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Eliot Spitzer, the former governor of New York, won't be charged with a federal crime for being a client of a prostitution ring, the U.S. Attorney's office in Manhattan said Thursday.

Revelations in March that


had paid for a prostitute to travel to Washington, D.C., the previous month led to his resignation from office.

In a statement, the U.S. Attorney said Spitzer "has acknowledged to this Office that he was a client of, and made payments to, the Emperors Club VIP. Our investigation has shown that on multiple occasions, Mr. Spitzer arranged for women to travel from one state to another state to engage in prostitution. After a thorough investigation, this Office has uncovered no evidence of misuse of public or campaign funds."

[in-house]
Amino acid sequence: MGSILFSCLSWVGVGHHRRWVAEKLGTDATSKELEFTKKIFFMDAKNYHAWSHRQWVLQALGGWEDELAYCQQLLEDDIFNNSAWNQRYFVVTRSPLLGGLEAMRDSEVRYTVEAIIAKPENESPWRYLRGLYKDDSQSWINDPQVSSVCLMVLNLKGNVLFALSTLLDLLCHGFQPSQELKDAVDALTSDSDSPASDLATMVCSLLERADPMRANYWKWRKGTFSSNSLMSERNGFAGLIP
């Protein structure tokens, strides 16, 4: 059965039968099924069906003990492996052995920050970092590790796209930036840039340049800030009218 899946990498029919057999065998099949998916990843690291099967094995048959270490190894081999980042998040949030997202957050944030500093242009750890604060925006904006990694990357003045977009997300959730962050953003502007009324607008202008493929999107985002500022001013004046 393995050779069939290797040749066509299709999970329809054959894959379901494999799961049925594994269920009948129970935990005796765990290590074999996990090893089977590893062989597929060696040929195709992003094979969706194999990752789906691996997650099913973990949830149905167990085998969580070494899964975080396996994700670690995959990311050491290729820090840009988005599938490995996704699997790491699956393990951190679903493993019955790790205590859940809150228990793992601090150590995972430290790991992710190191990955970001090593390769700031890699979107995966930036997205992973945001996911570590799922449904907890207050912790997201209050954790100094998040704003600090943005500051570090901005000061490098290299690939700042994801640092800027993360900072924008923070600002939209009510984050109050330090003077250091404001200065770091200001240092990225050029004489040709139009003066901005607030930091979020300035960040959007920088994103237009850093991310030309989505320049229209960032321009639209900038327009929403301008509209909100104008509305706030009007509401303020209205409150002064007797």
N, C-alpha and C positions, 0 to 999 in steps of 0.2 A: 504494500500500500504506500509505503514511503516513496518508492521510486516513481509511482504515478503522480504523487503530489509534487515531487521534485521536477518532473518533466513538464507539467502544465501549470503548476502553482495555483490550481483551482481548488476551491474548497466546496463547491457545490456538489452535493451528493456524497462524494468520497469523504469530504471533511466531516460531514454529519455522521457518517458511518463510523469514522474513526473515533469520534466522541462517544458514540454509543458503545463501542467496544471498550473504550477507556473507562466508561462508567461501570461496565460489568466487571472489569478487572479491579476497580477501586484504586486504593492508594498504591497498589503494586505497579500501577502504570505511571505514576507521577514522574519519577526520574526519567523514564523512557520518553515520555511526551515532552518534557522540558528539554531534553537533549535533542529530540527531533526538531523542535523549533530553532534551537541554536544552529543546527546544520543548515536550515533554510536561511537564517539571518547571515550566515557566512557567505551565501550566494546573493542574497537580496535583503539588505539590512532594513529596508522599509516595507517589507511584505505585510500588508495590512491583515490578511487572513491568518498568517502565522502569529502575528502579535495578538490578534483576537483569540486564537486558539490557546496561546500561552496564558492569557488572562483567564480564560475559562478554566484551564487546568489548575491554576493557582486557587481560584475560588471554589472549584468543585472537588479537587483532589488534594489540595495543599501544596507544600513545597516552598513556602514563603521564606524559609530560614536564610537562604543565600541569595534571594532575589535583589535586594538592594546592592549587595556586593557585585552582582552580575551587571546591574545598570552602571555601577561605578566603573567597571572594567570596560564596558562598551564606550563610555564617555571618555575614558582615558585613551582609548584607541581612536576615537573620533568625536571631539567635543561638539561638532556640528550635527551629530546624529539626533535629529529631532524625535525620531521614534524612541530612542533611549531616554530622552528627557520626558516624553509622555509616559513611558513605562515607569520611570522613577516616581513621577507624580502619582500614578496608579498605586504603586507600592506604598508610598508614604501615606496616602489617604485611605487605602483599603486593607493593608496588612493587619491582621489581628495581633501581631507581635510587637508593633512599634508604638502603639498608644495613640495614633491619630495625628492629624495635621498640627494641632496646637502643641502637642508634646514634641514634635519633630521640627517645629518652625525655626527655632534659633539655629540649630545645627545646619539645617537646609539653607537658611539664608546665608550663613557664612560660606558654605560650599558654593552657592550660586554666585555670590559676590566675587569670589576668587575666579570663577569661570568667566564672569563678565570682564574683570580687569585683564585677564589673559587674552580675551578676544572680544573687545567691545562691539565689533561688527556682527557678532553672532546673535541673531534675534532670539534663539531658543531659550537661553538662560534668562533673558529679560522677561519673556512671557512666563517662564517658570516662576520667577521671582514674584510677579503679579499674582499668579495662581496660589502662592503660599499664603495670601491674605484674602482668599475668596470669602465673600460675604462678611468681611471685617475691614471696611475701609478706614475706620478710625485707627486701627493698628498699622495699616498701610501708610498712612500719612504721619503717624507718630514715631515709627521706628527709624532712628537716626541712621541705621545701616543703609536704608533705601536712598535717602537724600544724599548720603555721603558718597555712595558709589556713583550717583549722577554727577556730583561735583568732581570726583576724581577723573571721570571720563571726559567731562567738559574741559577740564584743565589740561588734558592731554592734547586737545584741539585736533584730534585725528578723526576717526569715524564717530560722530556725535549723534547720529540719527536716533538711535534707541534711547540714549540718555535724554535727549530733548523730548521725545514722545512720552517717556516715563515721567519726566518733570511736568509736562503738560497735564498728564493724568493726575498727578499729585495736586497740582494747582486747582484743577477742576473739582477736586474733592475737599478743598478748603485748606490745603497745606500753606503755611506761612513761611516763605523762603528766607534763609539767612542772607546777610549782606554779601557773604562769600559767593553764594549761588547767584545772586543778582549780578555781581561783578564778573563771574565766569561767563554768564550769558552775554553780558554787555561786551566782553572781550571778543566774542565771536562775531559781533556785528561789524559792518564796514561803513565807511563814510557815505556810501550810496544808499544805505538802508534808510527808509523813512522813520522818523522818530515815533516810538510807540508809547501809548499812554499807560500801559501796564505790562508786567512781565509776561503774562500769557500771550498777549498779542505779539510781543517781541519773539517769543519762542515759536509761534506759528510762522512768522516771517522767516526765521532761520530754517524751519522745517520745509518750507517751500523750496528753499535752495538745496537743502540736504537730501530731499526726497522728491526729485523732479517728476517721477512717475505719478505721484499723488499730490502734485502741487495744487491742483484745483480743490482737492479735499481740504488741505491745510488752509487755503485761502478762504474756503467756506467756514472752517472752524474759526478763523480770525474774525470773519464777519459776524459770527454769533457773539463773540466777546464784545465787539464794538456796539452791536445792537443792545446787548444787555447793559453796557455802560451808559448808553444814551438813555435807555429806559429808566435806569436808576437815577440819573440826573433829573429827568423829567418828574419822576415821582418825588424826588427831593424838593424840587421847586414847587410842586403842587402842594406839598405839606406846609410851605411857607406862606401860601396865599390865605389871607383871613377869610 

The statement also said "the public interest would not be further advanced by filing criminal charges in this matter."

Spitzer's pursuit of investment banks and other financial firms earned him the nickname "the Sheriff of Wall Street" and made him highly unpopular among executives while he was the state's attorney general. His targets included Richard Grasso, the former CEO of the predecessor to

NYSE Euronext


, former

American International Group

(AIG) - Get Free Report

chief Maurice Greenberg and Sandy Weill, the ex-leader of


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This article was written by a staff member of